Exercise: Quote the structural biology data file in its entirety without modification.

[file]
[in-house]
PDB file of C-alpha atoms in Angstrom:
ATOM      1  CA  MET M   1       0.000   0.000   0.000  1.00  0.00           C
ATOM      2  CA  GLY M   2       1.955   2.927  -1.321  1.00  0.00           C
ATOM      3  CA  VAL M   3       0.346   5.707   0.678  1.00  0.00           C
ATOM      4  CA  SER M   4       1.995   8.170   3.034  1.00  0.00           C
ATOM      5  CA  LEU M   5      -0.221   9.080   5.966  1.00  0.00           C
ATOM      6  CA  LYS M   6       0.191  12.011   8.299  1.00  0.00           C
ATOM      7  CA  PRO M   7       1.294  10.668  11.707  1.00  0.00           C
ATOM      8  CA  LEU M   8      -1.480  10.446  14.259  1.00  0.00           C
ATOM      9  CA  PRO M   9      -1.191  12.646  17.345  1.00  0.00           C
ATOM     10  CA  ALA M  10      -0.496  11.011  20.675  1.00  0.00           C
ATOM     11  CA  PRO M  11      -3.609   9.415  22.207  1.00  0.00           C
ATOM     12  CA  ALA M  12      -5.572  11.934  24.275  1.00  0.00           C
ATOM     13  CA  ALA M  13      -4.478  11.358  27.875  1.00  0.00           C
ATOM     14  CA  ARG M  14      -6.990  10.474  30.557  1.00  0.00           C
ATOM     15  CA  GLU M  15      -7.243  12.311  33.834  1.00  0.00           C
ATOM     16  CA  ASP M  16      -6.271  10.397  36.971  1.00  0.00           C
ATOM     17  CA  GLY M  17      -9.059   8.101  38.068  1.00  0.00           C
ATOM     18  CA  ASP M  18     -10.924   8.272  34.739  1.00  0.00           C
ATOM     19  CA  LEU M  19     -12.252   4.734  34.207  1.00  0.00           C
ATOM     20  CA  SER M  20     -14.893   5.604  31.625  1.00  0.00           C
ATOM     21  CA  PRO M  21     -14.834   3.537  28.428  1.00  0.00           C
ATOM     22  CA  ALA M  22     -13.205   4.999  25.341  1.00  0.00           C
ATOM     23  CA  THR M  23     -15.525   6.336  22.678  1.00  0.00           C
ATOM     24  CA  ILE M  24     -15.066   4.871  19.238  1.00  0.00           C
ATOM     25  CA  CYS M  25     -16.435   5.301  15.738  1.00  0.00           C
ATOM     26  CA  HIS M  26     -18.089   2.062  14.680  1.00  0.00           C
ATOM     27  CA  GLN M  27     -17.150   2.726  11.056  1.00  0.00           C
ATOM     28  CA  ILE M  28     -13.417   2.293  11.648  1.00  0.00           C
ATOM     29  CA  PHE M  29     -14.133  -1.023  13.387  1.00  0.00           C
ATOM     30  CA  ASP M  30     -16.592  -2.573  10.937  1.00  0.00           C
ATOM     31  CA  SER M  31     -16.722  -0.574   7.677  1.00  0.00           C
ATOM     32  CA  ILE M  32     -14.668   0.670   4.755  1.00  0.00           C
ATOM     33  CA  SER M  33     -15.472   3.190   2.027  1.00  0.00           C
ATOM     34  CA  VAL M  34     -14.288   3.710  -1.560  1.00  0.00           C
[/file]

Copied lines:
[in-house]
PDB file of C-alpha atoms in Angstrom:
ATOM      1  CA  MET M   1       0.000   0.000   0.000  1.00  0.00           C
ATOM      2  CA  GLY M   2       1.955   2.927  -1.321  1.00  0.00           C
ATOM      3  CA  VAL M   3       0.346   5.707   0.678  1.00  0.00           C
ATOM      4  CA  SER M   4       1.995   8.170   3.034  1.00  0.00           C
ATOM      5  CA  LEU M   5      -0.221   9.080   5.966  1.00  0.00           C
ATOM      6  CA  LYS M   6       0.191  12.011   8.299  1.00  0.00           C
ATOM      7  CA  PRO M   7       1.294  10.668  11.707  1.00  0.00           C
ATOM      8  CA  LEU M   8      -1.480  10.446  14.259  1.00  0.00           C
ATOM      9  CA  PRO M   9      -1.191  12.646  17.345  1.00  0.00           C
ATOM     10  CA  ALA M  10      -0.496  11.011  20.675  1.00  0.00           C
ATOM     11  CA  PRO M  11      -3.609   9.415  22.207  1.00  0.00           C
ATOM     12  CA  ALA M  12      -5.572  11.934  24.275  1.00  0.00           C
ATOM     13  CA  ALA M  13      -4.478  11.358  27.875  1.00  0.00           C
ATOM     14  CA  ARG M  14      -6.990  10.474  30.557  1.00  0.00           C
ATOM     15  CA  GLU M  15      -7.243  12.311  33.834  1.00  0.00           C
ATOM     16  CA  ASP M  16      -6.271  10.397  36.971  1.00  0.00           C
ATOM     17  CA  GLY M  17      -9.059   8.101  38.068  1.00  0.00           C
ATOM     18  CA  ASP M  18     -10.924   8.272  34.739  1.00  0.00           C
ATOM     19  CA  LEU M  19     -12.252   4.734  34.207  1.00  0.00           C
ATOM     20  CA  SER M  20     -14.893   5.604  31.625  1.00  0.00           C
ATOM     21  CA  PRO M  21     -14.834   3.537  28.428  1.00  0.00           C
ATOM     22  CA  ALA M  22     -13.205   4.999  25.341  1.00  0.00           C
ATOM     23  CA  THR M  23     -15.525   6.336  22.678  1.00  0.00           C
ATOM     24  CA  ILE M  24     -15.066   4.871  19.238  1.00  0.00           C
ATOM     25  CA  CYS M  25     -16.435   5.301  15.738  1.00  0.00           C
ATOM     26  CA  HIS M  26     -18.089   2.062  14.680  1.00  0.00           C
ATOM     27  CA  GLN M  27     -17.150   2.726  11.056  1.00  0.00           C
ATOM     28  CA  ILE M  28     -13.417   2.293  11.648  1.00  0.00           C
ATOM     29  CA  PHE M  29     -14.133  -1.023  13.387  1.00  0.00           C
ATOM     30  CA  ASP M  30     -16.592  -2.573  10.937  1.00  0.00           C
ATOM     31  CA  SER M  31     -16.722  -0.574   7.677  1.00  0.00           C
ATOM     32  CA  ILE M  32     -14.668   0.670   4.755  1.00  0.00           C
ATOM     33  CA  SER M  33     -15.472   3.190   2.027  1.00  0.00           C
ATOM     34  CA  VAL M  34     -14.288   3.710  -1.560  1.00  0.00           C